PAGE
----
Anxiety is one of those tricky emotions that we all experience and can all relate to but that for some people gets out of control and interferes with life. What makes it tricky is that anxiety, or the fear of negative consequences, is actually helpful in many cases. It motivates us (such as in preparation for an upcoming test) and protects us from danger (such as in taking precautions not to attract bears when camping). Anxiety in itself is not a problem. But anxiety disorders can significantly limit quality of life for people who suffer from them.
What are anxiety disorders?
Anxiety disorders are distinguishable from normal anxiety in terms of the duration, frequency, and intensity of the anxiety, as well as its impact on a person’s functioning and wellbeing. The fear and worry that someone with an anxiety disorder experiences is out of proportion to the situation that triggers it—or it may not even have a specific trigger at all. According to the Anxiety and Depression Association of America (ADAA), anxiety disorders are the most common mental illness in the U.S., affecting 40 million adults age 18 and over.
What are the types of anxiety disorders?
Anxiety disorders can be mild to severe, affecting not only the way a person thinks, feels, and behaves, but also interfering with their relationships and their functioning in daily activities, such as at work or school. There are a number of different types of anxiety disorders, each characterized by specific triggers and symptoms. Here are a few:
- Generalized anxiety disorder (GAD) – People who suffer from GAD are plagued by excessive worry about a range of concerns from health and work to natural disasters. They cannot control their worry and may even believe that the worry itself prevents bad things from happening. GAD affects 6.8 million adults in the U.S.
- Panic disorder – Panic disorder is characterized by sudden and repeated attacks of extreme fear. These attacks include physiological symptoms such as accelerated heart rate, sweating, and shaking. People with panic disorder experience intense worry about these attacks and may even avoid places where the attacks occurred. Approximately 6 million adults in the U.S. suffer from panic disorder.
- Social anxiety disorder (SAD) – Also called social phobia, SAD is a form of extreme self-consciousness where those who suffer from it fear judgment, rejection, and humiliation in social situations. People with SAD often experience nausea, sweating, rapid heart rate and other signs of severe stress when faced with the need to perform or engage socially. They also tend to avoid social situations because of these symptoms.
- Phobias – People with phobias have a powerful and unreasonable fear of specific objects, places, or situations. These fears are often so intense that the people who suffer from them rearrange their lives to avoid the trigger, thus impacting work, self-esteem, and relationships. Specific phobias often include everyday things and situations. Phobias include: arachnophobia (fear of spiders), agoraphobia (fear of open or crowded spaces), mysophobia (fear of germs), and many more.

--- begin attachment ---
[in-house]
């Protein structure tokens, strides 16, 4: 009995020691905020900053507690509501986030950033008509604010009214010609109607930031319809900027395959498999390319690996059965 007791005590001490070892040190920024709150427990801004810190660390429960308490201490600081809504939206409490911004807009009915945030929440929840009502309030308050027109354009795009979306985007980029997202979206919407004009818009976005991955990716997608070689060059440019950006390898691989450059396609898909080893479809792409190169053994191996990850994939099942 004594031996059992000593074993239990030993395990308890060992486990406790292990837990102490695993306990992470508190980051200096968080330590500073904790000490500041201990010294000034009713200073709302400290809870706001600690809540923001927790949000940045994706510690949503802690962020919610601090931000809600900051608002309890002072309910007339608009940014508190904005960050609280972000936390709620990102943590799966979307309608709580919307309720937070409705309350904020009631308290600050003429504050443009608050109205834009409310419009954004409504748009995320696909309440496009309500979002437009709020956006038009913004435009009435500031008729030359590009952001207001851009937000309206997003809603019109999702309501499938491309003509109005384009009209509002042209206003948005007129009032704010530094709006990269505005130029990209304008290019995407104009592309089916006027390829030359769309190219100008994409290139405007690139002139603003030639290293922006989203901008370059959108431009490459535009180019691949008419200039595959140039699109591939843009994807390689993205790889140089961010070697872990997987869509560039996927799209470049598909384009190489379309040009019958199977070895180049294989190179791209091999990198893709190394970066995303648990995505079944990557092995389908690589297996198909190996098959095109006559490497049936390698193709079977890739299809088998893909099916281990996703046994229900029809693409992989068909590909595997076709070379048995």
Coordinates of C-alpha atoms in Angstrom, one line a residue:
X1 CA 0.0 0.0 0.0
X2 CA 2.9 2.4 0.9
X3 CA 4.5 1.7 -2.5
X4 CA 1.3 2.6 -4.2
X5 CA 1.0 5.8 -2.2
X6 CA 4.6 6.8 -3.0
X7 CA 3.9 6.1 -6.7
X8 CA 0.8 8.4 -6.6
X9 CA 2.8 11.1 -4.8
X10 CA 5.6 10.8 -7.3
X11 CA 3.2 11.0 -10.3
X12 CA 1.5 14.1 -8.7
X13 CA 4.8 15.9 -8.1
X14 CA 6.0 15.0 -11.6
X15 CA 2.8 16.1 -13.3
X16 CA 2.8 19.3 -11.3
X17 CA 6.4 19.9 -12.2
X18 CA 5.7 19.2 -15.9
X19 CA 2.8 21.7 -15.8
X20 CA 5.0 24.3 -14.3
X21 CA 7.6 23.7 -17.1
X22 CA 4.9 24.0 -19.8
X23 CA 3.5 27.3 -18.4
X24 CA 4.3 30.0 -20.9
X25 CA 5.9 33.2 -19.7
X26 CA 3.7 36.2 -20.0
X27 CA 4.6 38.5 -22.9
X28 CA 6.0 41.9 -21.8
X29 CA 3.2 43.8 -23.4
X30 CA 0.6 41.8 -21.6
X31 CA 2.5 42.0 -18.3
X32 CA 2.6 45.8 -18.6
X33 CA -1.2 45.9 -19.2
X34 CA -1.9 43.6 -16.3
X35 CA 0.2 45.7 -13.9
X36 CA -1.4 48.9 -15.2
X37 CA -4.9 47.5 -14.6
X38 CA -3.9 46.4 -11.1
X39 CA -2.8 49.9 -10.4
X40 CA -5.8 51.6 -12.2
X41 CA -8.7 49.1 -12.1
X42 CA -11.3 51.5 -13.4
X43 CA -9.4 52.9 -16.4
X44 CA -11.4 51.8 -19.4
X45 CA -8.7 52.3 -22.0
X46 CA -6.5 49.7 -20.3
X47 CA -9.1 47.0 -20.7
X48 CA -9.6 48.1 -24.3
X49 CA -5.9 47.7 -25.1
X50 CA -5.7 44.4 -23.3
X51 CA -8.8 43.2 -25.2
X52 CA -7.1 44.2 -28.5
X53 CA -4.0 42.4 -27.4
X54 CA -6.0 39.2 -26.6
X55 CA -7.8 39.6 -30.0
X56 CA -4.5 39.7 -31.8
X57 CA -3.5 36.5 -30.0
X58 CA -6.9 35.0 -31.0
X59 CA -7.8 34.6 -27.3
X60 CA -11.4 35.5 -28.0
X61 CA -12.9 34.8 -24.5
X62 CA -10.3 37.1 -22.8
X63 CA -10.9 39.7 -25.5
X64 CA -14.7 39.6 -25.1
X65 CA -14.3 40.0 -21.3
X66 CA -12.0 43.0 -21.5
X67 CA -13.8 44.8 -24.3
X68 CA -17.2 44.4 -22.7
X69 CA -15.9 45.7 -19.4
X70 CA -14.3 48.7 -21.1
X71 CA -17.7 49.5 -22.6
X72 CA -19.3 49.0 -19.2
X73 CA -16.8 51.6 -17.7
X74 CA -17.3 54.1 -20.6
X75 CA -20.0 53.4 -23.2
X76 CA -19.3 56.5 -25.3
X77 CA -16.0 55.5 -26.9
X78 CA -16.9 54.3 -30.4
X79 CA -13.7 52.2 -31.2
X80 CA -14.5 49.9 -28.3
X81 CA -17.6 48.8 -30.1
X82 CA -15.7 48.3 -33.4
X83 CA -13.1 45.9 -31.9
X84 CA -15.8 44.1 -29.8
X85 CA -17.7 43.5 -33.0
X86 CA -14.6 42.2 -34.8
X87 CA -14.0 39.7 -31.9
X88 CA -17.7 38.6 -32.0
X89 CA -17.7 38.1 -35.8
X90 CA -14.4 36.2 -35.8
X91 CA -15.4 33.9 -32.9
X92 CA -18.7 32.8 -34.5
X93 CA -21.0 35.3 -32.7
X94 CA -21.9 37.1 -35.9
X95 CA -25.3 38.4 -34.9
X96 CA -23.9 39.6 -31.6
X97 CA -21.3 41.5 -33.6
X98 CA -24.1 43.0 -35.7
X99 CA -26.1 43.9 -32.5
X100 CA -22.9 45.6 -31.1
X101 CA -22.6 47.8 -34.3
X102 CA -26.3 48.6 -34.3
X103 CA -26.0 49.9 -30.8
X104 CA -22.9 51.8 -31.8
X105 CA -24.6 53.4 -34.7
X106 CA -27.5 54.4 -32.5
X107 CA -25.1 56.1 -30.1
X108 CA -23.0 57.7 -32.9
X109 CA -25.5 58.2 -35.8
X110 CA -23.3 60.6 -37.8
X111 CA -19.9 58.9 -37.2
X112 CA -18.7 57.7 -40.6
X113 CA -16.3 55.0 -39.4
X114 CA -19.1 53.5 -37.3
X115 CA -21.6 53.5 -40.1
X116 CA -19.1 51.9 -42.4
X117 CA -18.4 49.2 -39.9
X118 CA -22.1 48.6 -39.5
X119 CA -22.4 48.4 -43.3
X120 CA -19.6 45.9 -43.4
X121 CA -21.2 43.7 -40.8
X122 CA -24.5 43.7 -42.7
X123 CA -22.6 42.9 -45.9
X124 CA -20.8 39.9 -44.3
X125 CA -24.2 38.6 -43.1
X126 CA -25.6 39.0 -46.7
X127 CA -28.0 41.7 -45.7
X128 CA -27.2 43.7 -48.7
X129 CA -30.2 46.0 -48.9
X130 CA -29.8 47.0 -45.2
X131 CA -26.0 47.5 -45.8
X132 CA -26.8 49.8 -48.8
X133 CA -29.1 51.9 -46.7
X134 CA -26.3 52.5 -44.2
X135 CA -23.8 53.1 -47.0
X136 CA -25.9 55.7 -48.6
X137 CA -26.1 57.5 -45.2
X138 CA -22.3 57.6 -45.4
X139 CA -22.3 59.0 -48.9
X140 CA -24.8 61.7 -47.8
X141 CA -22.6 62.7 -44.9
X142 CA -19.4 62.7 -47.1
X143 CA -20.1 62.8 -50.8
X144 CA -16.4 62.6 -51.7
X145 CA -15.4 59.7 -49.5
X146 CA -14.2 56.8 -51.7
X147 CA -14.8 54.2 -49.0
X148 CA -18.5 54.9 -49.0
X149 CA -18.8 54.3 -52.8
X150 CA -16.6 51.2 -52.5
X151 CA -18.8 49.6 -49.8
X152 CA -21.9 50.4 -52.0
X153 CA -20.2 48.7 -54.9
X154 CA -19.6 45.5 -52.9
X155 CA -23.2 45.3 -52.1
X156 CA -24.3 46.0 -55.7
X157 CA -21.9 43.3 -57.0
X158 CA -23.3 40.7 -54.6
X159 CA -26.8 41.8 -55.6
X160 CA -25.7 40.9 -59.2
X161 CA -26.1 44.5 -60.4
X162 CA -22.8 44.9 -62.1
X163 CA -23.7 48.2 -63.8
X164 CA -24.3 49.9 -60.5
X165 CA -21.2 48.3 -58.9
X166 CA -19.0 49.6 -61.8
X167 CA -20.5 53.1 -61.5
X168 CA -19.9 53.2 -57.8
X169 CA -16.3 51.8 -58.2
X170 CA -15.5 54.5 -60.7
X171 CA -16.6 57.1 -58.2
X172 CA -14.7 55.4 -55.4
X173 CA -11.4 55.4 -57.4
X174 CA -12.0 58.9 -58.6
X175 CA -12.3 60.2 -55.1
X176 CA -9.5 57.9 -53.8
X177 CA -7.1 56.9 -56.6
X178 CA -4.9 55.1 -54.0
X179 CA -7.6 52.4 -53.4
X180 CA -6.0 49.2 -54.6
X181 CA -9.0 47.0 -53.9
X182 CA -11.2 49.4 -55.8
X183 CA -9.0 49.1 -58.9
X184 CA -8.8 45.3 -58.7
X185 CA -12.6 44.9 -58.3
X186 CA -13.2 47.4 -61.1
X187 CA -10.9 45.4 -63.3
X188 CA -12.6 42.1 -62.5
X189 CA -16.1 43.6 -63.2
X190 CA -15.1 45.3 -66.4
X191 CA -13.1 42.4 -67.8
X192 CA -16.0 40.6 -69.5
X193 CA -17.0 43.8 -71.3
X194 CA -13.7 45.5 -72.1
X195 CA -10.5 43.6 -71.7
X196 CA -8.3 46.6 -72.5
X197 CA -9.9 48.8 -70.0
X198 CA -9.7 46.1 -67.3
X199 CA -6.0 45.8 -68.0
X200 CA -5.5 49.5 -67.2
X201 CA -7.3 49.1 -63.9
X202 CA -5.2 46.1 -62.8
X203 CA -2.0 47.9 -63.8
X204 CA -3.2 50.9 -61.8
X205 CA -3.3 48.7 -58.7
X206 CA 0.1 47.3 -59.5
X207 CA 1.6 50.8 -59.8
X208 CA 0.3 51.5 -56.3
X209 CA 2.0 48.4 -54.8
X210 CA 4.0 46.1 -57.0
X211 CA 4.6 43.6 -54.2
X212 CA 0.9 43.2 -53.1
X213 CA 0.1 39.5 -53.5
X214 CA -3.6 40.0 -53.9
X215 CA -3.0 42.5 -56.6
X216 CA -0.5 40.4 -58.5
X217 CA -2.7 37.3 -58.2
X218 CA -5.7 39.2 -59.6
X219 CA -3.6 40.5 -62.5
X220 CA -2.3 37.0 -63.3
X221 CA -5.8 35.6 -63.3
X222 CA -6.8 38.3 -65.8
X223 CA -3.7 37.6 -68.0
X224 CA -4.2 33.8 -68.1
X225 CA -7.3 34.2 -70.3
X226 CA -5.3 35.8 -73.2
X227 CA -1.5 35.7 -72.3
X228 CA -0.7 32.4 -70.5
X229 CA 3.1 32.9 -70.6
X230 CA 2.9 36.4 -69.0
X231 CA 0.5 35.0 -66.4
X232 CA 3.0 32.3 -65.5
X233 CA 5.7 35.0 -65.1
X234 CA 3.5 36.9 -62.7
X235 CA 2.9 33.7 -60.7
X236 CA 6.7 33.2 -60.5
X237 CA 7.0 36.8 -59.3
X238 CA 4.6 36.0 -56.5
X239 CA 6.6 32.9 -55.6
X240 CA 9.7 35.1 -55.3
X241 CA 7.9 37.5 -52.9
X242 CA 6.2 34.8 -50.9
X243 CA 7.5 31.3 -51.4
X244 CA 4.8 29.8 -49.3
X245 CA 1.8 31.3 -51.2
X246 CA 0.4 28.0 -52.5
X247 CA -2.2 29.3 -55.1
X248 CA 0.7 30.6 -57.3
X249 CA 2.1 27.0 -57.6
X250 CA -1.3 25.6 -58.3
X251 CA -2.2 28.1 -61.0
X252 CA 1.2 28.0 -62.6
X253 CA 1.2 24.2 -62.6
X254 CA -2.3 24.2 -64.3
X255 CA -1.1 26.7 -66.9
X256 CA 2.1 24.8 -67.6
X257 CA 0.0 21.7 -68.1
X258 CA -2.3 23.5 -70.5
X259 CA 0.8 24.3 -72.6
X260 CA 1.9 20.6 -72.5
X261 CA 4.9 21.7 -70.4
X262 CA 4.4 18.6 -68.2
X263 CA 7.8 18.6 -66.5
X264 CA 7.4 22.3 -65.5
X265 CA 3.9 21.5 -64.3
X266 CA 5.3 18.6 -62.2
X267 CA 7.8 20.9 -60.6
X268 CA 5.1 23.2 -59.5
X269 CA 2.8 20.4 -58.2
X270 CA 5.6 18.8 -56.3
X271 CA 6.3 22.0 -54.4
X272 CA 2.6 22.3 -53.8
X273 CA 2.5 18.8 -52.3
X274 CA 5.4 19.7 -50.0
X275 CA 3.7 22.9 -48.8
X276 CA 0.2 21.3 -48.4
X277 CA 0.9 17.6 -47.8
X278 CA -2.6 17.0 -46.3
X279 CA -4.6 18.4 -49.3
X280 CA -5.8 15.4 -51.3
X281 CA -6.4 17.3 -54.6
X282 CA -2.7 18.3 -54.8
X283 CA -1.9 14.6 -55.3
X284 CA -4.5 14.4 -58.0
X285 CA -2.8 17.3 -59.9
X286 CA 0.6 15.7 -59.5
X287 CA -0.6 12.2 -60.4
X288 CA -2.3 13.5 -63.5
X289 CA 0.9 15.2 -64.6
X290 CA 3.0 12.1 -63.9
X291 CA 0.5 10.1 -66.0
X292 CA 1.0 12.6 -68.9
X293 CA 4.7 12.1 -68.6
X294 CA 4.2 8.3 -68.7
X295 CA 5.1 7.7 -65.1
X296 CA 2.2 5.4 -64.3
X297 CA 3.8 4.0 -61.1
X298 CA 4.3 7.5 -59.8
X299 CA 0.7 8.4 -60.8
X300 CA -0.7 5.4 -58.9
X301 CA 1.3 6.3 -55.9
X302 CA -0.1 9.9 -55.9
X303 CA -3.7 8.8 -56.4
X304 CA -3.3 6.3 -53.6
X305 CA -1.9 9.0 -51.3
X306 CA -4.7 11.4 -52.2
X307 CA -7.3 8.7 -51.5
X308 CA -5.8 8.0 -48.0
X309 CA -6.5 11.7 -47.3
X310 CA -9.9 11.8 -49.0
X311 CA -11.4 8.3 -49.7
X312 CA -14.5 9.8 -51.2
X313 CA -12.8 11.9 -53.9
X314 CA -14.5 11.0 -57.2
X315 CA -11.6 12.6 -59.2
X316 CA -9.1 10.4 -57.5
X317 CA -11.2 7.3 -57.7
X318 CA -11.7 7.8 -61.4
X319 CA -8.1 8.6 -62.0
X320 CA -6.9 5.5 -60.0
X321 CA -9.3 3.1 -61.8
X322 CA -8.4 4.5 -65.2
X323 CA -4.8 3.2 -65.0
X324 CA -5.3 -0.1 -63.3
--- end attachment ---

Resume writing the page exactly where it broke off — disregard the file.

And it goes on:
- Post-traumatic stress disorder (PTSD) – PTSD is an anxiety disorder triggered by a specific emotional or physical trauma. Those with PTSD may suffer from stress and anxiety or emotional troubles for years after the event occurred. They may relive the trauma and become triggered by thoughts, loud noises, scents, or other reminders of the event. Like those with panic disorder and phobias, people with PTSD often avoid places and situations that may trigger their fear and stress.
- Obsessive-compulsive disorder (OCD) – Those who suffer from OCD find themselves preoccupied with specific, fearful thoughts and/or an intense need to perform a particular action in a particular way. Some people are plagued with obsessive thoughts, some with compulsive behaviors, and some with both. People with OCD often experience shame over their inability to control their thoughts and behaviors.
Anxiety disorders are treatable
The good news is that although anxiety disorders are the most common mental illness in the U.S., they’re also highly treatable. Unfortunately, less than 40% of those who suffer from anxiety disorders receive treatment. Many of those who do receive treatment, however, experience significant relief and are able to live healthy, productive lives unencumbered by excessive fear and worry. Some effective forms of treatment include: talk therapy, cognitive behavioral therapy, and medication.
If you or a loved one suffers from an anxiety disorder, Alvarado Parkway Institute can help. We offer both inpatient and outpatient programs designed to help patients with a range of mental disorders learn to identify and manage their symptoms, develop strategies for stress-management, and make healthy choices that support their overall wellbeing.
For more information on our treatment for anxiety disorders, addictive disorders, or other mental health issues, please contact us via the form on our website or call our 24-hour crisis line at 619-667-6125 today.